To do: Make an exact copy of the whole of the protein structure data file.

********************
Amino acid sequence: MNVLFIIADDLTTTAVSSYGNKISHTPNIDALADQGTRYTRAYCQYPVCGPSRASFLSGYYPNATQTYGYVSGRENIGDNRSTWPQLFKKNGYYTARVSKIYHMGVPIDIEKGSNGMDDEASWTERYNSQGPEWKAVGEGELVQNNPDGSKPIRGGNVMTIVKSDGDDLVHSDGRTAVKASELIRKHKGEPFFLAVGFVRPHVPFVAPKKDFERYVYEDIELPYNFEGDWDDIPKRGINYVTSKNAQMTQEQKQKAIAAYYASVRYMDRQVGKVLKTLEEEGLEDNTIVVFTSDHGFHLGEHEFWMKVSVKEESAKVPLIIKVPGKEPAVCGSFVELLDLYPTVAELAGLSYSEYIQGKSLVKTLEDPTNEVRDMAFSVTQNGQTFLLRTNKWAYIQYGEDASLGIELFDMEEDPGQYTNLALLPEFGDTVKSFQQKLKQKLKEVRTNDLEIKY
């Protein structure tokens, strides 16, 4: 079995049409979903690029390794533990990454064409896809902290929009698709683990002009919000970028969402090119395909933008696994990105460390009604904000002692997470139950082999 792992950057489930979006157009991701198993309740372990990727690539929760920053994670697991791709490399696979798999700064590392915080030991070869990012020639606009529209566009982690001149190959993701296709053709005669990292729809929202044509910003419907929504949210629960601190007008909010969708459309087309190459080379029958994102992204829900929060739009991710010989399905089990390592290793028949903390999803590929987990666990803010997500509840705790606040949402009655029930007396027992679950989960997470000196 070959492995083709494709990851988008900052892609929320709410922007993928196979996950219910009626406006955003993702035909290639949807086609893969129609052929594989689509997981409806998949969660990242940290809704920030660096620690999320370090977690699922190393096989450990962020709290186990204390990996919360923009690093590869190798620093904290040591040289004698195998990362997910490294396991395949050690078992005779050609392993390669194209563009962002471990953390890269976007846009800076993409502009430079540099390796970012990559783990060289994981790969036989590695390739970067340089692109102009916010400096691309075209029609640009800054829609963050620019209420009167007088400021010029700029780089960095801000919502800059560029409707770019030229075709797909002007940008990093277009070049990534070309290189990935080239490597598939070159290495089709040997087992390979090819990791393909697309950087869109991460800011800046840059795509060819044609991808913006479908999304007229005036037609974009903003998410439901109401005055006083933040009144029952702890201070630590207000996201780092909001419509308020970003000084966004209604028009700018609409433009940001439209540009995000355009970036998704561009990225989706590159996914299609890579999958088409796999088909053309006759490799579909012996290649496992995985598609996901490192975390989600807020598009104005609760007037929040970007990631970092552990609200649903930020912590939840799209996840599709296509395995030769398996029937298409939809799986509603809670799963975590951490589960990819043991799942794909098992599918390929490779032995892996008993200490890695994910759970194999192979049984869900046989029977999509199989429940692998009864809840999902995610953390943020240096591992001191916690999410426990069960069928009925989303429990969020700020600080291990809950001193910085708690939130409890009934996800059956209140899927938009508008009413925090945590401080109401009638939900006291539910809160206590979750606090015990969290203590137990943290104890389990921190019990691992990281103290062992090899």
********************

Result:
Amino acid sequence: MNVLFIIADDLTTTAVSSYGNKISHTPNIDALADQGTRYTRAYCQYPVCGPSRASFLSGYYPNATQTYGYVSGRENIGDNRSTWPQLFKKNGYYTARVSKIYHMGVPIDIEKGSNGMDDEASWTERYNSQGPEWKAVGEGELVQNNPDGSKPIRGGNVMTIVKSDGDDLVHSDGRTAVKASELIRKHKGEPFFLAVGFVRPHVPFVAPKKDFERYVYEDIELPYNFEGDWDDIPKRGINYVTSKNAQMTQEQKQKAIAAYYASVRYMDRQVGKVLKTLEEEGLEDNTIVVFTSDHGFHLGEHEFWMKVSVKEESAKVPLIIKVPGKEPAVCGSFVELLDLYPTVAELAGLSYSEYIQGKSLVKTLEDPTNEVRDMAFSVTQNGQTFLLRTNKWAYIQYGEDASLGIELFDMEEDPGQYTNLALLPEFGDTVKSFQQKLKQKLKEVRTNDLEIKY
């Protein structure tokens, strides 16, 4: 079995049409979903690029390794533990990454064409896809902290929009698709683990002009919000970028969402090119395909933008696994990105460390009604904000002692997470139950082999 792992950057489930979006157009991701198993309740372990990727690539929760920053994670697991791709490399696979798999700064590392915080030991070869990012020639606009529209566009982690001149190959993701296709053709005669990292729809929202044509910003419907929504949210629960601190007008909010969708459309087309190459080379029958994102992204829900929060739009991710010989399905089990390592290793028949903390999803590929987990666990803010997500509840705790606040949402009655029930007396027992679950989960997470000196 070959492995083709494709990851988008900052892609929320709410922007993928196979996950219910009626406006955003993702035909290639949807086609893969129609052929594989689509997981409806998949969660990242940290809704920030660096620690999320370090977690699922190393096989450990962020709290186990204390990996919360923009690093590869190798620093904290040591040289004698195998990362997910490294396991395949050690078992005779050609392993390669194209563009962002471990953390890269976007846009800076993409502009430079540099390796970012990559783990060289994981790969036989590695390739970067340089692109102009916010400096691309075209029609640009800054829609963050620019209420009167007088400021010029700029780089960095801000919502800059560029409707770019030229075709797909002007940008990093277009070049990534070309290189990935080239490597598939070159290495089709040997087992390979090819990791393909697309950087869109991460800011800046840059795509060819044609991808913006479908999304007229005036037609974009903003998410439901109401005055006083933040009144029952702890201070630590207000996201780092909001419509308020970003000084966004209604028009700018609409433009940001439209540009995000355009970036998704561009990225989706590159996914299609890579999958088409796999088909053309006759490799579909012996290649496992995985598609996901490192975390989600807020598009104005609760007037929040970007990631970092552990609200649903930020912590939840799209996840599709296509395995030769398996029937298409939809799986509603809670799963975590951490589960990819043991799942794909098992599918390929490779032995892996008993200490890695994910759970194999192979049984869900046989029977999509199989429940692998009864809840999902995610953390943020240096591992001191916690999410426990069960069928009925989303429990969020700020600080291990809950001193910085708690939130409890009934996800059956209140899927938009508008009413925090945590401080109401009638939900006291539910809160206590979750606090015990969290203590137990943290104890389990921190019990691992990281103290062992090899």